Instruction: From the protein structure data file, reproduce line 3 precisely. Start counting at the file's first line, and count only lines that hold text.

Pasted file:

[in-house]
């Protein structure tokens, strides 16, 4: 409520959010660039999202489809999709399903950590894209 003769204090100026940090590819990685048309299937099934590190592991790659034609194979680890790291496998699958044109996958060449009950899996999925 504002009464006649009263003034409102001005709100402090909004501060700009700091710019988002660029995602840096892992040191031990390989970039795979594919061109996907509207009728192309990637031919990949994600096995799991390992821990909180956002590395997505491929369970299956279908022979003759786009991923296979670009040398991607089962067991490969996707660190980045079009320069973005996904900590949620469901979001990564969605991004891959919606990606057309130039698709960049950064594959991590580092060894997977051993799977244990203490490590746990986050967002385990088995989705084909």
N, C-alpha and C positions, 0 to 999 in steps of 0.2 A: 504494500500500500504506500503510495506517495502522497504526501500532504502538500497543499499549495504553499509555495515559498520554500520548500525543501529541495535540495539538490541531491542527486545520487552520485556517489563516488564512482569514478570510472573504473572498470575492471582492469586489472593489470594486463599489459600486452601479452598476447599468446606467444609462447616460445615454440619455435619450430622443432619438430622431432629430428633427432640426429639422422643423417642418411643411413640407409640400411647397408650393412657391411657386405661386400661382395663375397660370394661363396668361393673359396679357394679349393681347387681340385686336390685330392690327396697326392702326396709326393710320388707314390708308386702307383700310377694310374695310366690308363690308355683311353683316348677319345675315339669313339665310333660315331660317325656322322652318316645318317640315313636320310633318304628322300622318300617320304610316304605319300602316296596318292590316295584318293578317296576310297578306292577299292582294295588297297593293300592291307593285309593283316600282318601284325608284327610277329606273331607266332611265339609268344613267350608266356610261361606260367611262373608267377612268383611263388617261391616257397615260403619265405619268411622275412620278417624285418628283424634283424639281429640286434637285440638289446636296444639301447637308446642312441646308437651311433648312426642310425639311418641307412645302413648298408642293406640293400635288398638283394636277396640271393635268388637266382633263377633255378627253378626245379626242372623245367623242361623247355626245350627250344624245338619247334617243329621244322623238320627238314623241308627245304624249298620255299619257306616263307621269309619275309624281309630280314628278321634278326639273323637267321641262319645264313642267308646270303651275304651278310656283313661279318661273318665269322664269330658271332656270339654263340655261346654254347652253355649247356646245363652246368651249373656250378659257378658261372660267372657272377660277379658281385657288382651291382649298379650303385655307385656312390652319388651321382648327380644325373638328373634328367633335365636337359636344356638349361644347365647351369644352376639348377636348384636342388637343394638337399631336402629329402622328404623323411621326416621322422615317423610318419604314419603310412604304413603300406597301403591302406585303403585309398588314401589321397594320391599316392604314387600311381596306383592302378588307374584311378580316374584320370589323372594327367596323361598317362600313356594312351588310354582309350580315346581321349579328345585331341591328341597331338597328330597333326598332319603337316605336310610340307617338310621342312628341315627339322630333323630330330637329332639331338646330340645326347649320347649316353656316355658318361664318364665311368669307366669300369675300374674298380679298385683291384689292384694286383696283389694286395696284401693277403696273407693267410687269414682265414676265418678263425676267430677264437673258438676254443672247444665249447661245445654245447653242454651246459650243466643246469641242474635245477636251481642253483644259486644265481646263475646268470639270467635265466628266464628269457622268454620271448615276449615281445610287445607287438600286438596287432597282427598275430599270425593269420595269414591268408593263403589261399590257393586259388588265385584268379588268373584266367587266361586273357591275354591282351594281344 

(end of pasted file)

N, C-alpha and C positions, 0 to 999 in steps of 0.2 A: 504494500500500500504506500503510495506517495502522497504526501500532504502538500497543499499549495504553499509555495515559498520554500520548500525543501529541495535540495539538490541531491542527486545520487552520485556517489563516488564512482569514478570510472573504473572498470575492471582492469586489472593489470594486463599489459600486452601479452598476447599468446606467444609462447616460445615454440619455435619450430622443432619438430622431432629430428633427432640426429639422422643423417642418411643411413640407409640400411647397408650393412657391411657386405661386400661382395663375397660370394661363396668361393673359396679357394679349393681347387681340385686336390685330392690327396697326392702326396709326393710320388707314390708308386702307383700310377694310374695310366690308363690308355683311353683316348677319345675315339669313339665310333660315331660317325656322322652318316645318317640315313636320310633318304628322300622318300617320304610316304605319300602316296596318292590316295584318293578317296576310297578306292577299292582294295588297297593293300592291307593285309593283316600282318601284325608284327610277329606273331607266332611265339609268344613267350608266356610261361606260367611262373608267377612268383611263388617261391616257397615260403619265405619268411622275412620278417624285418628283424634283424639281429640286434637285440638289446636296444639301447637308446642312441646308437651311433648312426642310425639311418641307412645302413648298408642293406640293400635288398638283394636277396640271393635268388637266382633263377633255378627253378626245379626242372623245367623242361623247355626245350627250344624245338619247334617243329621244322623238320627238314623241308627245304624249298620255299619257306616263307621269309619275309624281309630280314628278321634278326639273323637267321641262319645264313642267308646270303651275304651278310656283313661279318661273318665269322664269330658271332656270339654263340655261346654254347652253355649247356646245363652246368651249373656250378659257378658261372660267372657272377660277379658281385657288382651291382649298379650303385655307385656312390652319388651321382648327380644325373638328373634328367633335365636337359636344356638349361644347365647351369644352376639348377636348384636342388637343394638337399631336402629329402622328404623323411621326416621322422615317423610318419604314419603310412604304413603300406597301403591302406585303403585309398588314401589321397594320391599316392604314387600311381596306383592302378588307374584311378580316374584320370589323372594327367596323361598317362600313356594312351588310354582309350580315346581321349579328345585331341591328341597331338597328330597333326598332319603337316605336310610340307617338310621342312628341315627339322630333323630330330637329332639331338646330340645326347649320347649316353656316355658318361664318364665311368669307366669300369675300374674298380679298385683291384689292384694286383696283389694286395696284401693277403696273407693267410687269414682265414676265418678263425676267430677264437673258438676254443672247444665249447661245445654245447653242454651246459650243466643246469641242474635245477636251481642253483644259486644265481646263475646268470639270467635265466628266464628269457622268454620271448615276449615281445610287445607287438600286438596287432597282427598275430599270425593269420595269414591268408593263403589261399590257393586259388588265385584268379588268373584266367587266361586273357591275354591282351594281344 